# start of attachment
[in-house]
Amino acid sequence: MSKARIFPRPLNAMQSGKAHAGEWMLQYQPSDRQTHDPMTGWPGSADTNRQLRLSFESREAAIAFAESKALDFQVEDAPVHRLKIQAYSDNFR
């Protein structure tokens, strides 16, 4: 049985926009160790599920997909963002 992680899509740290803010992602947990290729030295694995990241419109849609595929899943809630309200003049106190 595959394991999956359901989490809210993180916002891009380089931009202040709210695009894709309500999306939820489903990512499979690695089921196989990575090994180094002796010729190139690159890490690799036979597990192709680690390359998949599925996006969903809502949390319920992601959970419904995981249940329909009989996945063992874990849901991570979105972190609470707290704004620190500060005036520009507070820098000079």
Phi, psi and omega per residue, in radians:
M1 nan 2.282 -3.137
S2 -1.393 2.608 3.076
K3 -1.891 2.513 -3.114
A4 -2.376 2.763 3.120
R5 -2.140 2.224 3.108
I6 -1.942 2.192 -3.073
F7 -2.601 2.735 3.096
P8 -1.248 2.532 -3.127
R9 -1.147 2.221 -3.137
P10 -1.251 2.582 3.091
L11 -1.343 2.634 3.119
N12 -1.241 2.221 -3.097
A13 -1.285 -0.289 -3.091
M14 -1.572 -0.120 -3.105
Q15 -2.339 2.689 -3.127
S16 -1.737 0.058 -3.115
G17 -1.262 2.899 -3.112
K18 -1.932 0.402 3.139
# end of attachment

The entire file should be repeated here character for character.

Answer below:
[in-house]
Amino acid sequence: MSKARIFPRPLNAMQSGKAHAGEWMLQYQPSDRQTHDPMTGWPGSADTNRQLRLSFESREAAIAFAESKALDFQVEDAPVHRLKIQAYSDNFR
């Protein structure tokens, strides 16, 4: 049985926009160790599920997909963002 992680899509740290803010992602947990290729030295694995990241419109849609595929899943809630309200003049106190 595959394991999956359901989490809210993180916002891009380089931009202040709210695009894709309500999306939820489903990512499979690695089921196989990575090994180094002796010729190139690159890490690799036979597990192709680690390359998949599925996006969903809502949390319920992601959970419904995981249940329909009989996945063992874990849901991570979105972190609470707290704004620190500060005036520009507070820098000079």
Phi, psi and omega per residue, in radians:
M1 nan 2.282 -3.137
S2 -1.393 2.608 3.076
K3 -1.891 2.513 -3.114
A4 -2.376 2.763 3.120
R5 -2.140 2.224 3.108
I6 -1.942 2.192 -3.073
F7 -2.601 2.735 3.096
P8 -1.248 2.532 -3.127
R9 -1.147 2.221 -3.137
P10 -1.251 2.582 3.091
L11 -1.343 2.634 3.119
N12 -1.241 2.221 -3.097
A13 -1.285 -0.289 -3.091
M14 -1.572 -0.120 -3.105
Q15 -2.339 2.689 -3.127
S16 -1.737 0.058 -3.115
G17 -1.262 2.899 -3.112
K18 -1.932 0.402 3.139